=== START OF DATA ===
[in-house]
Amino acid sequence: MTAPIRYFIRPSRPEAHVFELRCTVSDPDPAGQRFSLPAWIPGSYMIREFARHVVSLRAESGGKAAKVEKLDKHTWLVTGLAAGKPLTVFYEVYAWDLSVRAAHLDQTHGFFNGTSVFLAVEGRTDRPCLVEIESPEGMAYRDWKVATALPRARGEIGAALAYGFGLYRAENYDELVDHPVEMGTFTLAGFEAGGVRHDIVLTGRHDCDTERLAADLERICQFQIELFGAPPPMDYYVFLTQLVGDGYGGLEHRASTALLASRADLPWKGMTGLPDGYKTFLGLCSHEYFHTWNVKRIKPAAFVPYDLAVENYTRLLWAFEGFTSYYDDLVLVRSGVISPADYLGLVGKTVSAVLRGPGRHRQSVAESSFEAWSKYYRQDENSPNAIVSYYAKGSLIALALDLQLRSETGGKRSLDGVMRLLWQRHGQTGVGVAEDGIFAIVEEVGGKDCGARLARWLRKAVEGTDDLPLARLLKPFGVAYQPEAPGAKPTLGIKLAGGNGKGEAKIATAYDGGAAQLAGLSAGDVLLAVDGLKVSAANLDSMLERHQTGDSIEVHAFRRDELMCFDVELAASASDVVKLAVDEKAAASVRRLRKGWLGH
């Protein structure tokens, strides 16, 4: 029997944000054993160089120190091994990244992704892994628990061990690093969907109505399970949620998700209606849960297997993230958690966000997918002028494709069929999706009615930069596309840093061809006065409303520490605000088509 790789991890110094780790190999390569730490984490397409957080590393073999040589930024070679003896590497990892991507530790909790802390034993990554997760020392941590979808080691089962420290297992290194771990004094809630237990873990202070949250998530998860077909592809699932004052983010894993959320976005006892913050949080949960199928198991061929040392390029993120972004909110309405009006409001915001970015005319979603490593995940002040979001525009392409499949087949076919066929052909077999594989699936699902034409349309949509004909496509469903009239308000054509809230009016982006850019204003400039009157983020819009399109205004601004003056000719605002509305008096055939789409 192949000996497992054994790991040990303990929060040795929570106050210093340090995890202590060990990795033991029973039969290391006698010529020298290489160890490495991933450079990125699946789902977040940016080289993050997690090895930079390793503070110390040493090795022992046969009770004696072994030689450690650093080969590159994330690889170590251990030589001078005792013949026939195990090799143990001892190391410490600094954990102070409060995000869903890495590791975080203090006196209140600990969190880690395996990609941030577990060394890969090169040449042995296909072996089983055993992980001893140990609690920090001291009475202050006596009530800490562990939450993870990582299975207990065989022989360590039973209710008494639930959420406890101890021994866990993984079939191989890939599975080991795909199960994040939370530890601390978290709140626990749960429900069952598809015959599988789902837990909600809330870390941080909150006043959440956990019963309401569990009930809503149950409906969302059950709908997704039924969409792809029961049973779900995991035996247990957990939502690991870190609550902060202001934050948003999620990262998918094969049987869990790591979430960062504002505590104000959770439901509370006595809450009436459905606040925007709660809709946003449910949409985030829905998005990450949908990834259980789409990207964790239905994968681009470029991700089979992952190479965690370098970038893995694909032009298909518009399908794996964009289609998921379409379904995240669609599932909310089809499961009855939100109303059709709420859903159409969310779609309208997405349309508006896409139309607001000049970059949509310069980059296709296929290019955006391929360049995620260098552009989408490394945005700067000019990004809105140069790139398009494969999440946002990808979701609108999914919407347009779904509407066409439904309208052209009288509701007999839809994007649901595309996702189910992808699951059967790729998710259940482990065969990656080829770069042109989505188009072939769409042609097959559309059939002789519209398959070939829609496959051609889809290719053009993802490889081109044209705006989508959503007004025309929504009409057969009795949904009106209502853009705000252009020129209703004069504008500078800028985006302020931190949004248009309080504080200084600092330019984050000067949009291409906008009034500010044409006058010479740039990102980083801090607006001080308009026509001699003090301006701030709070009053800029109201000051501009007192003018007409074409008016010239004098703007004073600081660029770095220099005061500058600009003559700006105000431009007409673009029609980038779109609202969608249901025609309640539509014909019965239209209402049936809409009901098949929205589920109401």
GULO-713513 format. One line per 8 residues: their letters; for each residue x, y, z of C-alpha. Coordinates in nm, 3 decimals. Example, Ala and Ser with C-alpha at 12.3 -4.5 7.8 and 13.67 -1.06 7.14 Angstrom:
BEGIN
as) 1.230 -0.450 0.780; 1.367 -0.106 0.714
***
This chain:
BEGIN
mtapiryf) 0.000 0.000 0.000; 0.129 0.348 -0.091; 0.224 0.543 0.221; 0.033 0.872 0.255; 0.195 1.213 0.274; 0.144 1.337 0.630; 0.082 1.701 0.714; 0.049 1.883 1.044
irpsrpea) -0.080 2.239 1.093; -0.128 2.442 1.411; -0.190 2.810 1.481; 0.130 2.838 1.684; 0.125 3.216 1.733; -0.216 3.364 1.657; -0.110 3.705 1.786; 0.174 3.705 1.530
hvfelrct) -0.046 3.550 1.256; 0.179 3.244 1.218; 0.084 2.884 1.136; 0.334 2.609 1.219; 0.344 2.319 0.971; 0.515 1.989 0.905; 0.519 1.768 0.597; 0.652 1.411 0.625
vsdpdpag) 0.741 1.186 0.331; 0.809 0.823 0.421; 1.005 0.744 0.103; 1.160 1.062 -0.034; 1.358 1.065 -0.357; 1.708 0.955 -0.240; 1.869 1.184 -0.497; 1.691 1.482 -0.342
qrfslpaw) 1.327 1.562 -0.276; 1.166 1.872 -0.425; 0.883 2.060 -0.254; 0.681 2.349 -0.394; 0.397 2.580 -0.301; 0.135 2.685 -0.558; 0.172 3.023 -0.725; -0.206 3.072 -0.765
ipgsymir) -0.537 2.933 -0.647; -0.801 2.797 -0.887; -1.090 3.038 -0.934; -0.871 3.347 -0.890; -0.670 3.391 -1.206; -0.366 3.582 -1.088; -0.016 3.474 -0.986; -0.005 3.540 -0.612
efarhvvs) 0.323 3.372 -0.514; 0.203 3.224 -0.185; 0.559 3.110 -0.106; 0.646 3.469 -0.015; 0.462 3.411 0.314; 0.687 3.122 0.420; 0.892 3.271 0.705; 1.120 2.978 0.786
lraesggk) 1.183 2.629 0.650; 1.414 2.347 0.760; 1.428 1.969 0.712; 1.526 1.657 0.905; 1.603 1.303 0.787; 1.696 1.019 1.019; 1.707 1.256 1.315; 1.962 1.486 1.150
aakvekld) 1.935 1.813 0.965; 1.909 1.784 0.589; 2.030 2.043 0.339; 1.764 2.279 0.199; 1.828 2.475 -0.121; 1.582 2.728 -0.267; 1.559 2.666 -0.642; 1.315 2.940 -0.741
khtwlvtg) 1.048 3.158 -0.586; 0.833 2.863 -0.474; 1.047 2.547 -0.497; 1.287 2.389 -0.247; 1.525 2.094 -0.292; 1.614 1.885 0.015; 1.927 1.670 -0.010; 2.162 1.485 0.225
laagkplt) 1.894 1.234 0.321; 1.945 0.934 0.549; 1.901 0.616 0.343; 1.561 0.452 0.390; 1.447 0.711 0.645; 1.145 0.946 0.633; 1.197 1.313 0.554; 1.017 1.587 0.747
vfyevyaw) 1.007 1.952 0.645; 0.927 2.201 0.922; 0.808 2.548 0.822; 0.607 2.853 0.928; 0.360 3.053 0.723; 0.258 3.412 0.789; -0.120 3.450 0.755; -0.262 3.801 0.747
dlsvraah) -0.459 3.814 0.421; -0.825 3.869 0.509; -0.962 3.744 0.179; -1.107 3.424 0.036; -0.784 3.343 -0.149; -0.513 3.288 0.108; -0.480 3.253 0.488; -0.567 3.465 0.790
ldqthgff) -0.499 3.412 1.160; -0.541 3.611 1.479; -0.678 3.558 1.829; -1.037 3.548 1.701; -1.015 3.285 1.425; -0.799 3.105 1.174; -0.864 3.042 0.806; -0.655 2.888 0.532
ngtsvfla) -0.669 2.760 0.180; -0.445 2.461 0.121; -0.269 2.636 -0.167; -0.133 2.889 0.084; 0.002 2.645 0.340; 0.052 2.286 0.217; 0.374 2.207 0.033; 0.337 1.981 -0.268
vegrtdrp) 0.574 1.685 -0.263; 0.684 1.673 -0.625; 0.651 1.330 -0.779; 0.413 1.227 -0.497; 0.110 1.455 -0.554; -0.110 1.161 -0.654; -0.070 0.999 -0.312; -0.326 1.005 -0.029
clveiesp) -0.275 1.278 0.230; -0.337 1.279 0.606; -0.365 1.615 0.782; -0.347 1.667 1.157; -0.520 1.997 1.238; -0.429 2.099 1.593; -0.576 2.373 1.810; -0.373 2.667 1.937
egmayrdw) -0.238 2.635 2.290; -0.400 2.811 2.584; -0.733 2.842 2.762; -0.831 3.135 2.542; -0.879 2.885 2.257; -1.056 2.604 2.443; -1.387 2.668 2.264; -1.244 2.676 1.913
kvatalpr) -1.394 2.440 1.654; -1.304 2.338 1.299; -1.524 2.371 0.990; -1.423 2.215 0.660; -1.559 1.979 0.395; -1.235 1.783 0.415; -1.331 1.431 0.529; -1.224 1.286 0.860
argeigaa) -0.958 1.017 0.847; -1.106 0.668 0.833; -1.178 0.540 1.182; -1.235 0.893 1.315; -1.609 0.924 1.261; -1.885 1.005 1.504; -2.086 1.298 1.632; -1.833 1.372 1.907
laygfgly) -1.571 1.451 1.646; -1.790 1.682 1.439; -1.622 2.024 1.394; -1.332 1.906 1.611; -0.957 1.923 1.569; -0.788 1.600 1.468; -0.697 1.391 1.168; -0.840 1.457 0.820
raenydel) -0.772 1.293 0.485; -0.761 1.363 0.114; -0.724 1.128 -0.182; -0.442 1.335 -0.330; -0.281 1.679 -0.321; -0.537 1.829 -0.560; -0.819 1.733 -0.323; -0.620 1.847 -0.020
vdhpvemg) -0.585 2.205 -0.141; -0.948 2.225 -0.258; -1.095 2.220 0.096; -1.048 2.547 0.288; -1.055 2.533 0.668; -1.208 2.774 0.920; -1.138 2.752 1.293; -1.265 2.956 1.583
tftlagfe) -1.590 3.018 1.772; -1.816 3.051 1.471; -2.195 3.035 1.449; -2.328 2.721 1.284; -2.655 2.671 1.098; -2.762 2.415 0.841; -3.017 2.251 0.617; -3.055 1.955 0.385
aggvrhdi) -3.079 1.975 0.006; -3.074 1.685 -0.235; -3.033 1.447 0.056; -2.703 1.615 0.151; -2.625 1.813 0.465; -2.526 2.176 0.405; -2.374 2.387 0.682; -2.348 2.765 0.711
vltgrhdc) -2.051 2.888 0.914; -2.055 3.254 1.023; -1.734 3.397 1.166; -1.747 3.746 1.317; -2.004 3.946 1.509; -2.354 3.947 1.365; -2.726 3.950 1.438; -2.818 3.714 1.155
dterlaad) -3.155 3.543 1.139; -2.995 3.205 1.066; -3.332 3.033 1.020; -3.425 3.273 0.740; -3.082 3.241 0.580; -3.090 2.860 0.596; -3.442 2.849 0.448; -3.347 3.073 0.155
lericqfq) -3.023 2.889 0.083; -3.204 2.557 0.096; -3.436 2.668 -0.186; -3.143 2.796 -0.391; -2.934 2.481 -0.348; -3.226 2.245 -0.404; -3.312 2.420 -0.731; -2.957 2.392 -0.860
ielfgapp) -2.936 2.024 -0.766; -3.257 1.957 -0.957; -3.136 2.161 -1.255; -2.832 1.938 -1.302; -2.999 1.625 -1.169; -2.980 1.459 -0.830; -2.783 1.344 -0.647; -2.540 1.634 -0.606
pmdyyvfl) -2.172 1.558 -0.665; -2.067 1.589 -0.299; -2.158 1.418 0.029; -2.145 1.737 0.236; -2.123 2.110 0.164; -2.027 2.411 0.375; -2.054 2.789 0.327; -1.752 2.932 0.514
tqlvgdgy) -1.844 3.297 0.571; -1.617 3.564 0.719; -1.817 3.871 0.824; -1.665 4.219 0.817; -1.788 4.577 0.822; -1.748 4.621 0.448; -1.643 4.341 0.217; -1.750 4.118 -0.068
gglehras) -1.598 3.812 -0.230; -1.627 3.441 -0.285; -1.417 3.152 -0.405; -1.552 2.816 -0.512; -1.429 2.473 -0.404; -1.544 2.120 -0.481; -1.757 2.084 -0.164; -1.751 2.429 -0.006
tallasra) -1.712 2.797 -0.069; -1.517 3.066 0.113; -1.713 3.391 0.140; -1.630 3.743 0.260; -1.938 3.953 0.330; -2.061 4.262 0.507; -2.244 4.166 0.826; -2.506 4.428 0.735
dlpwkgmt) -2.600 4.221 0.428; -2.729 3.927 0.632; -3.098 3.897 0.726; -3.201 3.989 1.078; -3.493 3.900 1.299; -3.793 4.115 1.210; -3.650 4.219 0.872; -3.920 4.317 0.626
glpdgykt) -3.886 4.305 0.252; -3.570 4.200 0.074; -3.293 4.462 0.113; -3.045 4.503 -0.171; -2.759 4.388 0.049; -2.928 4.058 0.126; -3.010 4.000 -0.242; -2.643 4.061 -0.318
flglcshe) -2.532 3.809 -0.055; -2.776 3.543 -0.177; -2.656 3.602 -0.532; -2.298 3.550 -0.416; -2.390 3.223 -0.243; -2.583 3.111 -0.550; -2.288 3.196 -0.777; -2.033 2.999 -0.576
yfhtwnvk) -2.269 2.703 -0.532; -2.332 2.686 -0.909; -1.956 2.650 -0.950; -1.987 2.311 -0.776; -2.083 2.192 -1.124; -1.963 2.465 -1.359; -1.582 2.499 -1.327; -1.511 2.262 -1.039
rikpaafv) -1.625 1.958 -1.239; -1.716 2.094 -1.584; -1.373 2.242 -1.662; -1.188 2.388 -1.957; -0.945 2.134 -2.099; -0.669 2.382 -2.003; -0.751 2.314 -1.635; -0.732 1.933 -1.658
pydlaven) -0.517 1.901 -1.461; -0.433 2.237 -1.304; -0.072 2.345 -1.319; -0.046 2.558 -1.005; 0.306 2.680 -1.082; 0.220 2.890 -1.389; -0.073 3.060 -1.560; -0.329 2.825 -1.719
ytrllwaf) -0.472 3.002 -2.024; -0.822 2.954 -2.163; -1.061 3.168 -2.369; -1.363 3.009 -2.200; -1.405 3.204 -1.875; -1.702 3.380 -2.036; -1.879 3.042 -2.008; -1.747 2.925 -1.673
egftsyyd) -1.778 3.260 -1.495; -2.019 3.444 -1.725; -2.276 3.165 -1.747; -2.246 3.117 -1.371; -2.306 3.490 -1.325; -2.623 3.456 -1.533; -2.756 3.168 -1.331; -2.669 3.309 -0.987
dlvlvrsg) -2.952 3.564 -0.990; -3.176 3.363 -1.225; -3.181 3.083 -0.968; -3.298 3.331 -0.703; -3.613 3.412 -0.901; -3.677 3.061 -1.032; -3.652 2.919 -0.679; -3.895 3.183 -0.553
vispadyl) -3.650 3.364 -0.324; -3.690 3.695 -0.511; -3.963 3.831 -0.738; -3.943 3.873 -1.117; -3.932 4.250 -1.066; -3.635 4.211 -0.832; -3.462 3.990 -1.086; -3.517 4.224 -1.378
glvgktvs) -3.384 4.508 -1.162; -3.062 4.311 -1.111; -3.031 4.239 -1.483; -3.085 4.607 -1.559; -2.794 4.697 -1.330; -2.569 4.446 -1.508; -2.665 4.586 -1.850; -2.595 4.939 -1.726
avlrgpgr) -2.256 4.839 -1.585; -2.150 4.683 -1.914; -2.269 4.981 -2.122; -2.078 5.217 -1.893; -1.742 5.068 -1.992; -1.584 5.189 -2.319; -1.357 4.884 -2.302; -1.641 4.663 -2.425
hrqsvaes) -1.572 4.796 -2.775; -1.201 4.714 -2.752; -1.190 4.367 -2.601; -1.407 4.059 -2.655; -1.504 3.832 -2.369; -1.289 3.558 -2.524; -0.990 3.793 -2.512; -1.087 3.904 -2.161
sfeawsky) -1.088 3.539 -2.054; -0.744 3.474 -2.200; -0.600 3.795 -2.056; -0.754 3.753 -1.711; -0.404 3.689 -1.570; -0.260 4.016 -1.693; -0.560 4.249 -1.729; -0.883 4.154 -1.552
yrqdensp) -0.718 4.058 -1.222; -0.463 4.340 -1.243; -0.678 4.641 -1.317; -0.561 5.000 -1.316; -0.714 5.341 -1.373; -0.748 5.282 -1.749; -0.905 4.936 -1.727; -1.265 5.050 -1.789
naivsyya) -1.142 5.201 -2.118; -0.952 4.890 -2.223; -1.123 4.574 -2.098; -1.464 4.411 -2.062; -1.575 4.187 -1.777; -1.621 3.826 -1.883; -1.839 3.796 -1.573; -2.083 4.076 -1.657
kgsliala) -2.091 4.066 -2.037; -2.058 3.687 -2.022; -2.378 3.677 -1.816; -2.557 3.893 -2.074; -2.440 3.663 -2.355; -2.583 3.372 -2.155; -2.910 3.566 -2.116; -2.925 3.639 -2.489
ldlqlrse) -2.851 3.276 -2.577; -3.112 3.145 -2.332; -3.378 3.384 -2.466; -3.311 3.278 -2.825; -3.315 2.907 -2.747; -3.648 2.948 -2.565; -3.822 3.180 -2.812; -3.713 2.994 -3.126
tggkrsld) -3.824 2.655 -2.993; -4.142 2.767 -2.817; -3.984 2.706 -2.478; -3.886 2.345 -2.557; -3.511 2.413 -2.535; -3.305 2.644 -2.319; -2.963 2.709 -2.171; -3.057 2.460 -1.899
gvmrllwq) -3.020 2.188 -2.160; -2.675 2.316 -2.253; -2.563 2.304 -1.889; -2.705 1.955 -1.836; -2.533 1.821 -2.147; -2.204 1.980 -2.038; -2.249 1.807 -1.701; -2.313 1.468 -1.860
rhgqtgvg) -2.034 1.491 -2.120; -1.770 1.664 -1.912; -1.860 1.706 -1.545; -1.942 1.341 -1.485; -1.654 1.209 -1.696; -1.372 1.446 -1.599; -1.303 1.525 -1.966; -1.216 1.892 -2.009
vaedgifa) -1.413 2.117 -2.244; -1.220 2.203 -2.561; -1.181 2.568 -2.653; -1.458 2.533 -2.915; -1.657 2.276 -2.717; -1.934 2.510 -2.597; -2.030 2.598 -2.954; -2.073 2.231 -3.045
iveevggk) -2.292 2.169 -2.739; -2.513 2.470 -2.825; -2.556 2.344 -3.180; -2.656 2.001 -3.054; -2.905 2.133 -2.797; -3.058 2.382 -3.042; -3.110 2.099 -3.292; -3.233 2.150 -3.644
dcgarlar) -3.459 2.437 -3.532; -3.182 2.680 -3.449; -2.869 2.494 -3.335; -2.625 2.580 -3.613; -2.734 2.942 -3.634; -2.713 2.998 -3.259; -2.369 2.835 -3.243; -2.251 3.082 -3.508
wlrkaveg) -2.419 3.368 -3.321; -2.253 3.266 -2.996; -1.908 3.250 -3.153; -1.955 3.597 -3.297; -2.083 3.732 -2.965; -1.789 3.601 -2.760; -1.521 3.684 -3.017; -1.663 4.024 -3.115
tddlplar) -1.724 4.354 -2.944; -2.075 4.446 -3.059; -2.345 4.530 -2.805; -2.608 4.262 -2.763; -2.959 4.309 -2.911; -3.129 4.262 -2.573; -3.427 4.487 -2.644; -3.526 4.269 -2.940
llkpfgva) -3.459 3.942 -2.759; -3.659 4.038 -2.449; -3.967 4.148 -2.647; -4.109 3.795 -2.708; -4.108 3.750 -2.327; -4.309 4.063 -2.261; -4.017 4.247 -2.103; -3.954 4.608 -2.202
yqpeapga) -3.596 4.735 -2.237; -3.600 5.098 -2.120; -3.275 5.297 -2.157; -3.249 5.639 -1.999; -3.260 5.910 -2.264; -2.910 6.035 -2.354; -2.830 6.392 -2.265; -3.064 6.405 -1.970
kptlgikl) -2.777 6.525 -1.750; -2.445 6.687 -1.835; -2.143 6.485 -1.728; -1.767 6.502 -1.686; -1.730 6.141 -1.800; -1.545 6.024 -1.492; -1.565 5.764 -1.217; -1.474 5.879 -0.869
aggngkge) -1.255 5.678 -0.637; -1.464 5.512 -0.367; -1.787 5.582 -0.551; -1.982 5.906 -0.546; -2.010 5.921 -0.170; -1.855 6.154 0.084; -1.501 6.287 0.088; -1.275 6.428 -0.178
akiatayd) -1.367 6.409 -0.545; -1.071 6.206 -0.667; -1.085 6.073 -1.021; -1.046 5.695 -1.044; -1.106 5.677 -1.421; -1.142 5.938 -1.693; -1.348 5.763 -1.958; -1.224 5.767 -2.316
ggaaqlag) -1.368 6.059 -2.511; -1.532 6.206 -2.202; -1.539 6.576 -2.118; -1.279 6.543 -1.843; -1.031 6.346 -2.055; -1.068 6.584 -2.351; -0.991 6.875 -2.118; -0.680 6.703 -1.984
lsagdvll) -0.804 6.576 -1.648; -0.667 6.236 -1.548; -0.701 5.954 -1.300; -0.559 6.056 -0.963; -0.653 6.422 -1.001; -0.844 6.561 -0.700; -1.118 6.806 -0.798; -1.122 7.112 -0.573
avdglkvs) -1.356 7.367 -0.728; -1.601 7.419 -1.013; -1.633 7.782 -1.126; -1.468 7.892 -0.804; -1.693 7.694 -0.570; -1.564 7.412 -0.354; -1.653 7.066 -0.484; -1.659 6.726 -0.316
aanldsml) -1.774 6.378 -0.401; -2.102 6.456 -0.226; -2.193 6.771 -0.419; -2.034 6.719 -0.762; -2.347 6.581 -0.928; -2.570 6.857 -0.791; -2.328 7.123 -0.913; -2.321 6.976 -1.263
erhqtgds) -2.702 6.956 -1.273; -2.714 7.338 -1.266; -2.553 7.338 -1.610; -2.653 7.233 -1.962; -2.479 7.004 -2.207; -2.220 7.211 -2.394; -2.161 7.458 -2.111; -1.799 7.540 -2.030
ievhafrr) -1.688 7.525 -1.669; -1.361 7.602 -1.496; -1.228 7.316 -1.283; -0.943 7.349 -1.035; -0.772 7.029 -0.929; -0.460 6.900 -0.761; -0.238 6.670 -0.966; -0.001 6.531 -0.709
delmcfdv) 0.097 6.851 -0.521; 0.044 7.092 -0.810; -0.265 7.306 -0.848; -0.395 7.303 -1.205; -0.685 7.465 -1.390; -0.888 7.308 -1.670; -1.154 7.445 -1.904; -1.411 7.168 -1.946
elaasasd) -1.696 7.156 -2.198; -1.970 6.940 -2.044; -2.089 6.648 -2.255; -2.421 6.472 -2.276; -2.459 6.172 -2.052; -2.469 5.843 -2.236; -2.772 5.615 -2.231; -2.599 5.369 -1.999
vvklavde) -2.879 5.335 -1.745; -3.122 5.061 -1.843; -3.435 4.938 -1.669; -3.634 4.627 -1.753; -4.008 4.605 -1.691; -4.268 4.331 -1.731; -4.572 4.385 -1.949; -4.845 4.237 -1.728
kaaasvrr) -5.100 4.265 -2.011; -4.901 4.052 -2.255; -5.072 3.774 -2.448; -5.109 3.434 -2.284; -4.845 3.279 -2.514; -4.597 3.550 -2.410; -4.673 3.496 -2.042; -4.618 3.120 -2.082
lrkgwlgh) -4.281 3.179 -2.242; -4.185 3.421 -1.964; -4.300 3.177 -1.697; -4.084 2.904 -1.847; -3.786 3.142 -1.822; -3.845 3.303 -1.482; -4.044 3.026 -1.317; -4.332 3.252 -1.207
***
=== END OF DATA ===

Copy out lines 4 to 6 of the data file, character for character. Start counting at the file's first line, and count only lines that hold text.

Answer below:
GULO-713513 format. One line per 8 residues: their letters; for each residue x, y, z of C-alpha. Coordinates in nm, 3 decimals. Example, Ala and Ser with C-alpha at 12.3 -4.5 7.8 and 13.67 -1.06 7.14 Angstrom:
BEGIN
as) 1.230 -0.450 0.780; 1.367 -0.106 0.714